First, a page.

A subway planned for Iraq's capital was never built -- or was it? Saddam's biggest secret may be a weapon of mass transit.
By Richard Muller
Technology for Presidents
March 14, 2003
Nothing undermines technical surveillance like an underground facility -- and the rogue powers know it. Iraq, North Korea, Iran, Libya, and al Qaeda all made extensive use of the subterrane to frustrate our remote study of their secret facilities. Now there are rumors of a massive complex of tunnels under Baghdad, a possible storage location for clandestine chemical and biological weapons.
The latest revelation comes from Dr. Hussein Shahristani, the former head of the Iraqi Atomic Energy Commission, who escaped in 1991, but has continued to sneak back into Iraq to aid rebels. In an interview with CBS News, he said that there are over 100 kilometers of tunnels under Baghdad, laid according to the plans for a public subway, but converted to military use. His knowledge is hearsay (he had direct contact with only one person who worked in the tunnels) but plausible. The United Nations inspectors had heard rumors of such a system, but have never been able to locate it. Tunnels are relatively cheap, and extremely effective for hiding weapons and people.
Tunneling for military purposes is almost as ancient as war itself. Originally, to "undermine" was to breach or destroy a military wall from below. Explosives placed in such mines eventually adopted the name mine for themselves. The United States began the modern era of large, deeply buried facilities with the completion of the Cheyenne Mountain complex in 1965 to hold the Operations Center for the North American Air Defense Command. The man-made cavern was deep enough to survive a hit by a small nuclear bomb. It holds 15 spring-suspended buildings, eleven of which are three stories high. It holds resources to sustain 800 people for 30 days. By that time the nuclear war would presumably be over.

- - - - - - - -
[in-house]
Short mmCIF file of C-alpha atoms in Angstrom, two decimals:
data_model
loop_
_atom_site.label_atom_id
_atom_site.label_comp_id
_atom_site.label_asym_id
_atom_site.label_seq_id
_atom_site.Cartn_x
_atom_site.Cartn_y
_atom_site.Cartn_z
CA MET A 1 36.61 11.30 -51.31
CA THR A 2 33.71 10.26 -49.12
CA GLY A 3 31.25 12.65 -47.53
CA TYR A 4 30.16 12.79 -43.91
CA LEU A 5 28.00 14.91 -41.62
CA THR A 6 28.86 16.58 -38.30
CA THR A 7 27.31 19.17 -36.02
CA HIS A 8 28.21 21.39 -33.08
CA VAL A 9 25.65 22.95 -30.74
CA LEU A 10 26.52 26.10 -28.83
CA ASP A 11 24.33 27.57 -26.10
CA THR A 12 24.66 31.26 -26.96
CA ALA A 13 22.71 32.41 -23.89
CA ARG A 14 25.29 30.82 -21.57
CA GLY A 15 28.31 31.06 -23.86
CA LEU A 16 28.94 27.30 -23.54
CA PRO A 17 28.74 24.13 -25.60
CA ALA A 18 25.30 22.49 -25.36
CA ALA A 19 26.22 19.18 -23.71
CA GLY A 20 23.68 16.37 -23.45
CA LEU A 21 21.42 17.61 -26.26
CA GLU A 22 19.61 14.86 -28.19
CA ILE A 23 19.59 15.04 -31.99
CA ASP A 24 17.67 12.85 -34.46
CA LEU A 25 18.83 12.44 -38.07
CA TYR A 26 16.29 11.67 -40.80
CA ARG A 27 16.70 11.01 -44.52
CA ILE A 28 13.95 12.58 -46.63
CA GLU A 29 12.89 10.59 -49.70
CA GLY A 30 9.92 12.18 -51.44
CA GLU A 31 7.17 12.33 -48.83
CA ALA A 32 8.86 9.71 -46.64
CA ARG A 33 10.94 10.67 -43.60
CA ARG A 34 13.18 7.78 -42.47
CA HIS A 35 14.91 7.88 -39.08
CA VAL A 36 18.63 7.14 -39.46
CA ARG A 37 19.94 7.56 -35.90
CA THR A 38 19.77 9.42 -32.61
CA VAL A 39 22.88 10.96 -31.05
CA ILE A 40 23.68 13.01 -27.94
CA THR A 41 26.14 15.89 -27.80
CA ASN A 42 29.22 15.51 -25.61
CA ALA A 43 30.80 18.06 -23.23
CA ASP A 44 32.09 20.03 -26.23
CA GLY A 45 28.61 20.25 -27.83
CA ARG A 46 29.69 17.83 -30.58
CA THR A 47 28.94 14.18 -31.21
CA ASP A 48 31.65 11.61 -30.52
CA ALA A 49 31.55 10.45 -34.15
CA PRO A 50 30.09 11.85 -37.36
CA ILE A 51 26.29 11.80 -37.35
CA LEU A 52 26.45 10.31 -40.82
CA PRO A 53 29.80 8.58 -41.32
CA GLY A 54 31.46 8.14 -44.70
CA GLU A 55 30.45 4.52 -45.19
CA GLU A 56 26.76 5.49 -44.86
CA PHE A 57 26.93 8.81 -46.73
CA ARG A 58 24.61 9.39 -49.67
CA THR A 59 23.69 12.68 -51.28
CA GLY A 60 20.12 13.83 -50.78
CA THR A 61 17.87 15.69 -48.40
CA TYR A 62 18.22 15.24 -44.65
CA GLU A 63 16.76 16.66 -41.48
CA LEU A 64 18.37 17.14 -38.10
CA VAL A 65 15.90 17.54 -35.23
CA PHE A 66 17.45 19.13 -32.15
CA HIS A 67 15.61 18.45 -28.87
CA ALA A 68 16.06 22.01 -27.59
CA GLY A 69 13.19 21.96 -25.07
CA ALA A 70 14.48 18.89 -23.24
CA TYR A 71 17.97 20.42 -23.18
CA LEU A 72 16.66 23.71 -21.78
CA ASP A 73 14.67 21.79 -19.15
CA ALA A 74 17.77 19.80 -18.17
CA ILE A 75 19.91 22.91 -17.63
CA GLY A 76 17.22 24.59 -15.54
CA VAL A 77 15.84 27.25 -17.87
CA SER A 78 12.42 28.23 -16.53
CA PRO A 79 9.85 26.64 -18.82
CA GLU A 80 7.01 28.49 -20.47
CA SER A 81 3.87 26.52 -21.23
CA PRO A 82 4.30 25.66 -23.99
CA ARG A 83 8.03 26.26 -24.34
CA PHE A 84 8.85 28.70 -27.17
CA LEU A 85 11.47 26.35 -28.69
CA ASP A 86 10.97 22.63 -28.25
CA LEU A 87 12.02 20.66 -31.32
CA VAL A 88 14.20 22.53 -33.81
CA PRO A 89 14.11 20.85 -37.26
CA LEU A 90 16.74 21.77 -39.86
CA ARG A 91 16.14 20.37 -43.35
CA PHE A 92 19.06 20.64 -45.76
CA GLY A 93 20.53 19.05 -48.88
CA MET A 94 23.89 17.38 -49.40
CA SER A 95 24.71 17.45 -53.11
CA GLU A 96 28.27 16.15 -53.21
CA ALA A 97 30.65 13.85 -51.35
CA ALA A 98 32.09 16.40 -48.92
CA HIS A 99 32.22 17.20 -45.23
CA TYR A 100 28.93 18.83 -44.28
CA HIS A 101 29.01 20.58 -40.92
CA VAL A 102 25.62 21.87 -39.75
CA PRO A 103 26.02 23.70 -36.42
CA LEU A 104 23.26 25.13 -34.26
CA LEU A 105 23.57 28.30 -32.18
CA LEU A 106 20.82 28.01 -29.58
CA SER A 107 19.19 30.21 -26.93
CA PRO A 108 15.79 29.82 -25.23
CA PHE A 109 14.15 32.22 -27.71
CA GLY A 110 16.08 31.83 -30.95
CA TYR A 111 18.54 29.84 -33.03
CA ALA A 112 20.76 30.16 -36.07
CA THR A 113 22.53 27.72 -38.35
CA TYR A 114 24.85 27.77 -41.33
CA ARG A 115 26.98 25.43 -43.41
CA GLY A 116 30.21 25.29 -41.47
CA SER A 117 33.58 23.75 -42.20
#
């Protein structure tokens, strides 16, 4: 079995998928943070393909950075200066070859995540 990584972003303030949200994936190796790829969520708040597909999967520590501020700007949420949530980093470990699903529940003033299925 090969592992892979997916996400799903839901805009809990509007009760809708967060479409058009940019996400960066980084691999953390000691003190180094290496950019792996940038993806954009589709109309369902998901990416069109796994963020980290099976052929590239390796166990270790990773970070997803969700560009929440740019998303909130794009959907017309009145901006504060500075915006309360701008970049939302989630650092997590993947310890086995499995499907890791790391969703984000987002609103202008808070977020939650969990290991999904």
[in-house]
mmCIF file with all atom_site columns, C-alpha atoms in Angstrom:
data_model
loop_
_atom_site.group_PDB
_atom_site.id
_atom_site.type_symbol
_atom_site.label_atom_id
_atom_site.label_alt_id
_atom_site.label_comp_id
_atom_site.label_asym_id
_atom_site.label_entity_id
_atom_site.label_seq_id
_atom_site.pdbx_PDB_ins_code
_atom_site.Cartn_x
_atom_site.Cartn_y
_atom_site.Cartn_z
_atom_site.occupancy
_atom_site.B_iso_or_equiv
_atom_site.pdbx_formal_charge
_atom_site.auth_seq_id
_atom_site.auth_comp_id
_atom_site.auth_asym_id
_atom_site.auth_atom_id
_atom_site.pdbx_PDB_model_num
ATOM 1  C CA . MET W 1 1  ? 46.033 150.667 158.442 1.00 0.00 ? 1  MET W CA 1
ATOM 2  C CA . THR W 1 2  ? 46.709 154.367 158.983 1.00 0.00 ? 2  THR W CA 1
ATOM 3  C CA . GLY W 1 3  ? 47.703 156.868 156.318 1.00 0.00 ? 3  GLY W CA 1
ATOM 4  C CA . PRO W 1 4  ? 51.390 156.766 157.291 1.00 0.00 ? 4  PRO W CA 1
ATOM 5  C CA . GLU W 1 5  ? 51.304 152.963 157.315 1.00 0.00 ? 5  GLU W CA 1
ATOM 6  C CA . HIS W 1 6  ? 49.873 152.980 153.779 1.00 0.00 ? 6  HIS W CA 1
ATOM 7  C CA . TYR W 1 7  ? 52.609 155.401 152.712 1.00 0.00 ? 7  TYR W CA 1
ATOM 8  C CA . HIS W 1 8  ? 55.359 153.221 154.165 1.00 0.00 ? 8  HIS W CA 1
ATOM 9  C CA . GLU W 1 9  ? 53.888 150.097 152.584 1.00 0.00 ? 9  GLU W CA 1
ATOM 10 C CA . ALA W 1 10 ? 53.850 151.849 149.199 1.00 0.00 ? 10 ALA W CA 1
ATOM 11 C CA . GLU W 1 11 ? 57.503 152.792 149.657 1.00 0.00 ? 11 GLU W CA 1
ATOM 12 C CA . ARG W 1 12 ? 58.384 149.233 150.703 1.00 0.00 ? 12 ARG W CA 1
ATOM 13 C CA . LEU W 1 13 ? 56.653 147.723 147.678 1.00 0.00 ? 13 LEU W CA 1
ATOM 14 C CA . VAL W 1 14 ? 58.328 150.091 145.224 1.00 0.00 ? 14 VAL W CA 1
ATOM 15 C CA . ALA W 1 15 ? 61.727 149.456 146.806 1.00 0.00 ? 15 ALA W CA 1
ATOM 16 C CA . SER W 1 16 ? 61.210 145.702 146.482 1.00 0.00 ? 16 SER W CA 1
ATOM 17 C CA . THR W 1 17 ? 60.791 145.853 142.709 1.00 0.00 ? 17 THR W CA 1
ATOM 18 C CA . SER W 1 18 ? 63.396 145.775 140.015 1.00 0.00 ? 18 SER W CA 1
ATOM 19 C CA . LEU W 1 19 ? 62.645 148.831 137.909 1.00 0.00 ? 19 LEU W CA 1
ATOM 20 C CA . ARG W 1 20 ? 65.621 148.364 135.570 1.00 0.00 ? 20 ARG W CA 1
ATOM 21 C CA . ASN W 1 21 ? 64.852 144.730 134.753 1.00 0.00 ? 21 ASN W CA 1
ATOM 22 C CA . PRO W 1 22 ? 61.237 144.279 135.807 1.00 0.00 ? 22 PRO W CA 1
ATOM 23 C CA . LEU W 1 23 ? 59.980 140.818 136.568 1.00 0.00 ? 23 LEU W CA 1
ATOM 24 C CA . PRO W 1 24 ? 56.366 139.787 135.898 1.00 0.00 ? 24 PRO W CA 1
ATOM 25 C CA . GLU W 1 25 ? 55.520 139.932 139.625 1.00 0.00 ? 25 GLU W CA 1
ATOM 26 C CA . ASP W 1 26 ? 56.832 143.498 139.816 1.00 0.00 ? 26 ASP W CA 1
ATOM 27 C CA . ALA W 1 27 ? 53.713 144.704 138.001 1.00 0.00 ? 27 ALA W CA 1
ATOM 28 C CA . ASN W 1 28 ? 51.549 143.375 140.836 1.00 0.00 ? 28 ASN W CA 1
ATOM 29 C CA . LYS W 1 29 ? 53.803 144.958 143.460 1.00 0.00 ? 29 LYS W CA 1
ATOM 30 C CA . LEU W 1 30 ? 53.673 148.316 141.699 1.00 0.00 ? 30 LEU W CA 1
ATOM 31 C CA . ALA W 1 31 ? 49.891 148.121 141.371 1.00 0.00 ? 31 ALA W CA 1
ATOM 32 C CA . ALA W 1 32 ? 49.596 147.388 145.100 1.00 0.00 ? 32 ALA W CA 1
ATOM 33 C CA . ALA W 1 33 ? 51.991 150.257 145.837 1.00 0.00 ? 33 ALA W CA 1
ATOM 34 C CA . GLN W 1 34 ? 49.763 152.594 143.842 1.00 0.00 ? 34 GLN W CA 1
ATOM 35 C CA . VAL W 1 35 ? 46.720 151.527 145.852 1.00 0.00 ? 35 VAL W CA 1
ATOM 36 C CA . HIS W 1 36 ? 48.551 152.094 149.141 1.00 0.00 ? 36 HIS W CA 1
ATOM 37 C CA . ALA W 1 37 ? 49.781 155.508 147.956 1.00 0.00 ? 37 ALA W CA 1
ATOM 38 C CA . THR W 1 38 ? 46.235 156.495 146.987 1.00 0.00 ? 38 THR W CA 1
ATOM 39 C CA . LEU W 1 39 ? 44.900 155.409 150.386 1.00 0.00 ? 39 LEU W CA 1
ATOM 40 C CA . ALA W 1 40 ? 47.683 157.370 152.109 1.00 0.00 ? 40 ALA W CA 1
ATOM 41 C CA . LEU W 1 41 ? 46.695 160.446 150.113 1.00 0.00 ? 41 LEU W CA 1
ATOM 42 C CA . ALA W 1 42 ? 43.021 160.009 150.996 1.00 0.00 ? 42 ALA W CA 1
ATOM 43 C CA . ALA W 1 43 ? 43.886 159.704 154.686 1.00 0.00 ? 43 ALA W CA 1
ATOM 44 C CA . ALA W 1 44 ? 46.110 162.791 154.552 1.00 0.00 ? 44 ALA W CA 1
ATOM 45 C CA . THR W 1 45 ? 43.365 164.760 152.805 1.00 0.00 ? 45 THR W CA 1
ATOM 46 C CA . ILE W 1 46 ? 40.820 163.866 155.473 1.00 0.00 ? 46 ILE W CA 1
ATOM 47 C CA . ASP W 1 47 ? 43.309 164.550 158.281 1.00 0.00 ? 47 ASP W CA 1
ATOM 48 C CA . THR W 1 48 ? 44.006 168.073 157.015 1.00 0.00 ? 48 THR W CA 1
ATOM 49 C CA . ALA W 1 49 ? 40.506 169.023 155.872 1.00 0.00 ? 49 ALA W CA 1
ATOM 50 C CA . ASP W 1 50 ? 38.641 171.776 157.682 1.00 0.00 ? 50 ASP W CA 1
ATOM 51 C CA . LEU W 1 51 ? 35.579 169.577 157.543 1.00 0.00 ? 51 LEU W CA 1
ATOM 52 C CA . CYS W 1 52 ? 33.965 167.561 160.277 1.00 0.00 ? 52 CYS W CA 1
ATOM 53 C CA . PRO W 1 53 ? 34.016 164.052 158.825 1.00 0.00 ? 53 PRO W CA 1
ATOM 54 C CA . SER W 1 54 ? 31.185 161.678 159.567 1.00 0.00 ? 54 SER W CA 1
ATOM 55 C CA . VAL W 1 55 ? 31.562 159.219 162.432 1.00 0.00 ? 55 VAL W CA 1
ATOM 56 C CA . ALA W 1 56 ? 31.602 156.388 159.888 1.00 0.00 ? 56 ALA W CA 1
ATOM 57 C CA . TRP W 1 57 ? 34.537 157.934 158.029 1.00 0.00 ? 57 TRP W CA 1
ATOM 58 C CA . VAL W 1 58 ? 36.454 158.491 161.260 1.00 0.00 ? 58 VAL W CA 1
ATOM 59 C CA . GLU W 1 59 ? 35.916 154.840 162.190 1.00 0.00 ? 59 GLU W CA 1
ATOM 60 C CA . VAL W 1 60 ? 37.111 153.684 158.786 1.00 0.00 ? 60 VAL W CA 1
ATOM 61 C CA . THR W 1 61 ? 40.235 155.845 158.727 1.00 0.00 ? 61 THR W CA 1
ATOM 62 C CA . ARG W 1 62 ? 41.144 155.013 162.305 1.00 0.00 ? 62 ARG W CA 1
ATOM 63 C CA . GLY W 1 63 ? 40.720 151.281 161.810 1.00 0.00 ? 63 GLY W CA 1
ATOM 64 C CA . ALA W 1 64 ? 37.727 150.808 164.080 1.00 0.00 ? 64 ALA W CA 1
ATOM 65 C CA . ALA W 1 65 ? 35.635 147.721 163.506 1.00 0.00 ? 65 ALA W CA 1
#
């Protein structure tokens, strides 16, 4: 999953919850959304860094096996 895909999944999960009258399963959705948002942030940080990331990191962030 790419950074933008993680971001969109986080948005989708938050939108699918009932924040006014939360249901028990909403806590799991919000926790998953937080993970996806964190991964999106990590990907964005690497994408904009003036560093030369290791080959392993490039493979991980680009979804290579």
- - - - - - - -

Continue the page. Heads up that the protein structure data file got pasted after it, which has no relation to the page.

Despite its own leadership in the underground, the military was shocked in 1974 by an inadvertent discovery. Soldiers near the demilitarized zone separating North and South Korea noticed steam leaking from the ground. They dug down, hoping to find a hot spring, but discovered instead a tunnel that came from the north under the DMZ and extended over a kilometer into South Korea. It was made of reinforced concrete and had electric power and narrow-gauge rails. Three additional tunnels have subsequently been found, the most recent one in 1990. It is 145 meters below ground, 2 meters square. If used during a war, it could have conveyed a full division of troops every hour, including equipment. Nobody knows how many undetected tunnels still penetrate the DMZ. They are not easy to find. (Photos of the tunnels can be found online in an excerpt from Major General John Singlaub's book Hazardous Duty.)
Once, large tunnels were dug by heroic miners called "sand hogs" who blasted with dynamite and dug with pick and shovel. Today, the tunnels are ground and scraped by tunnel boring machines, 150-ton monsters that resemble the giant worms of Frank Herbert's novel Dune. These massive vehicles can dig up to 75 meters per day in soft earth, but only a few meters per day in granite. A set of tunnel borers dug the Chunnel in three years. When they finished, the machines were left near the middle, buried deep under the English Channel. It was too expensive to back them out.
Giant worm? A Tunnel boring machine at Yucca Mountain.
In the early 1990s, Libya began construction of a vast underground "fertilizer factory" near the town of Tarhunah. It isn't clear why such a factory need be underground; the U.S. suspected it was designed to make chemical weapons. Indeed, in 1996 two German businessmen were convicted of exporting chemical warfare equipment to the plant. U.S. Secretary of Defense William Perry told Congress that he would consider using "the whole range of American weapons" to keep the facility from completion. Libya halted construction shortly afterwards.